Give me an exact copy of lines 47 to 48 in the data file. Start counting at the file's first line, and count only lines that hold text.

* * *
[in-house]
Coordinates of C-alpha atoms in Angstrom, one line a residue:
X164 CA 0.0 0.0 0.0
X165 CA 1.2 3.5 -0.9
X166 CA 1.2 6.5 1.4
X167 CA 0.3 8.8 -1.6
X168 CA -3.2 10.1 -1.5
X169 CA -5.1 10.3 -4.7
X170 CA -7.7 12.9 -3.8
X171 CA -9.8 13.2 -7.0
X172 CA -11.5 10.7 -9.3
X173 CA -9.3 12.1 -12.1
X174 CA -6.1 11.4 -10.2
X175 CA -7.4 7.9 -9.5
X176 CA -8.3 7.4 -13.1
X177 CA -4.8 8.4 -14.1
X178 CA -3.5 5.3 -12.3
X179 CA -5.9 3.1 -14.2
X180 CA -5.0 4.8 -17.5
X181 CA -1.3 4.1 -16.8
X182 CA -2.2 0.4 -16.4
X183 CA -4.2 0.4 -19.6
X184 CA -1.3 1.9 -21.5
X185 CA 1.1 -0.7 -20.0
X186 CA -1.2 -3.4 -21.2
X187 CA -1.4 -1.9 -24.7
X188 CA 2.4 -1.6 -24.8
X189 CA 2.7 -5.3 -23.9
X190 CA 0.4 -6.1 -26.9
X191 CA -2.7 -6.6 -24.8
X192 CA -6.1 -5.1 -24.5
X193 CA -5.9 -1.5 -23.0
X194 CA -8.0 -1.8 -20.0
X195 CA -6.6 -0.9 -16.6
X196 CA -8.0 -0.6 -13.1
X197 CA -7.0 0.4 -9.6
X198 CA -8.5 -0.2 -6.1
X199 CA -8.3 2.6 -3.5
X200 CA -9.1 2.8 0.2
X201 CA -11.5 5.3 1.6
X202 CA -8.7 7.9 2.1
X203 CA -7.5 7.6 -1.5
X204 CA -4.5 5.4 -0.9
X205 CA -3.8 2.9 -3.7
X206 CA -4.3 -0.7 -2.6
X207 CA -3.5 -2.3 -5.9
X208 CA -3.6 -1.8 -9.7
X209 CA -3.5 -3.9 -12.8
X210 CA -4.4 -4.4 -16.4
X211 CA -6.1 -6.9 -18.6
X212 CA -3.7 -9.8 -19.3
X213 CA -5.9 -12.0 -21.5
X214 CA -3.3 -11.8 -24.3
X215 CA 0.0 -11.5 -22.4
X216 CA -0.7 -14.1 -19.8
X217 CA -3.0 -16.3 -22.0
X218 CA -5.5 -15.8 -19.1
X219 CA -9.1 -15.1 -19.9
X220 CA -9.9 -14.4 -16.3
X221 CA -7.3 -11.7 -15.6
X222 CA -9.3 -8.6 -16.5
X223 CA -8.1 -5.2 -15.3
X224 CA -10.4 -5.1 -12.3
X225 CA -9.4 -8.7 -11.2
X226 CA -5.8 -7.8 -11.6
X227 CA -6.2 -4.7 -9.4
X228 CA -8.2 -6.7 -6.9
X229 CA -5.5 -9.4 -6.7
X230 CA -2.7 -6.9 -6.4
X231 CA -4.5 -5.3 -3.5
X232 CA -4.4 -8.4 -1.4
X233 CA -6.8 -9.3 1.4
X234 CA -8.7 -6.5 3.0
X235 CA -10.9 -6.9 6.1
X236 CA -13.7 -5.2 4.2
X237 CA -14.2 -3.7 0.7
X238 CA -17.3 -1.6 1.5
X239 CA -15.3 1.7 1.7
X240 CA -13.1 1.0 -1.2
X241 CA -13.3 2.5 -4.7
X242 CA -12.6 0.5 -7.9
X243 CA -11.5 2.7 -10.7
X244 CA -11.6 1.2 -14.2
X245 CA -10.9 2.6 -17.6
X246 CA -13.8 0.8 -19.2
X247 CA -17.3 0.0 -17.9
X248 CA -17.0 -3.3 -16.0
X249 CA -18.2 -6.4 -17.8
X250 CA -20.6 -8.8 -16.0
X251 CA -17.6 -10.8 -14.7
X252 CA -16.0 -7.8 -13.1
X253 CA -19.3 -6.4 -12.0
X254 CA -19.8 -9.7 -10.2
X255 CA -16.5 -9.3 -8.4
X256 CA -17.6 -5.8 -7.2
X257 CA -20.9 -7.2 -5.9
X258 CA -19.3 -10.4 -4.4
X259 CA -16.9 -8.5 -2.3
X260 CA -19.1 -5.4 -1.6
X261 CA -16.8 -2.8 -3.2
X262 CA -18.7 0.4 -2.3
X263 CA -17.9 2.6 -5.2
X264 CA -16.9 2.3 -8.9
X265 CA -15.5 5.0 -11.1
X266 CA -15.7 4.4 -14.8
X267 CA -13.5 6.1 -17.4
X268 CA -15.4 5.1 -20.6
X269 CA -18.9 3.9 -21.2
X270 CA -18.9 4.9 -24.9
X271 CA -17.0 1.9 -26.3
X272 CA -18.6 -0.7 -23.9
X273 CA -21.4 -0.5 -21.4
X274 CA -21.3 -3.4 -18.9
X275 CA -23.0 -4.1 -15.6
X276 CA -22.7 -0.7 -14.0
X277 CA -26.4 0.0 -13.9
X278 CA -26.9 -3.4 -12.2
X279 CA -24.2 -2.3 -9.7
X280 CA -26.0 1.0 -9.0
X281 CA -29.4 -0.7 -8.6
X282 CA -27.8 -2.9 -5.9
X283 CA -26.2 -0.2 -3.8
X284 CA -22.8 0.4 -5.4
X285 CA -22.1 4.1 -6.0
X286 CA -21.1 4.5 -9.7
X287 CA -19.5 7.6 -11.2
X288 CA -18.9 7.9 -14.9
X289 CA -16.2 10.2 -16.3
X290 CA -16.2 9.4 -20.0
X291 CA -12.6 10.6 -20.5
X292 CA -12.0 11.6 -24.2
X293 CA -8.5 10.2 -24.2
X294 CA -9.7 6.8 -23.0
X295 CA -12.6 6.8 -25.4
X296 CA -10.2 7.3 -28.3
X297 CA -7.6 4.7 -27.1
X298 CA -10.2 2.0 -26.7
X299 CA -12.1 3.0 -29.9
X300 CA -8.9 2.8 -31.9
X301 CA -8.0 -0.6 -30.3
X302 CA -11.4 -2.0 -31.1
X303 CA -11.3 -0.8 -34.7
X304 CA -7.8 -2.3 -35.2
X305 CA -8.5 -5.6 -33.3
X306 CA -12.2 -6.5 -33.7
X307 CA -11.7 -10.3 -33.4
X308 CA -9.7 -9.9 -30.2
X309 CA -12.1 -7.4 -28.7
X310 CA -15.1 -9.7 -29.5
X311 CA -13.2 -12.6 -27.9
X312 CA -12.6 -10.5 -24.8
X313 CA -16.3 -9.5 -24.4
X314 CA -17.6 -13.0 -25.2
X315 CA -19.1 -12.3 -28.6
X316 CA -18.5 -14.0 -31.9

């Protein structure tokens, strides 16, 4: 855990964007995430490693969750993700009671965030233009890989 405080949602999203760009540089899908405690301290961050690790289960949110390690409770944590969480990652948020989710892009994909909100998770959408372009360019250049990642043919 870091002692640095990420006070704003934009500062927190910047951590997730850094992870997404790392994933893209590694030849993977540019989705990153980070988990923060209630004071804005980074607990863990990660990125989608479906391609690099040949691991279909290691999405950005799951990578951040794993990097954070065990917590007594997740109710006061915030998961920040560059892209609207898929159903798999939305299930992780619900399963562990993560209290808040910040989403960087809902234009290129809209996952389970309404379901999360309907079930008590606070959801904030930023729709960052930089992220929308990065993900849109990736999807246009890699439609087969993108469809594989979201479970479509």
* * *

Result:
X208 CA -3.6 -1.8 -9.7
X209 CA -3.5 -3.9 -12.8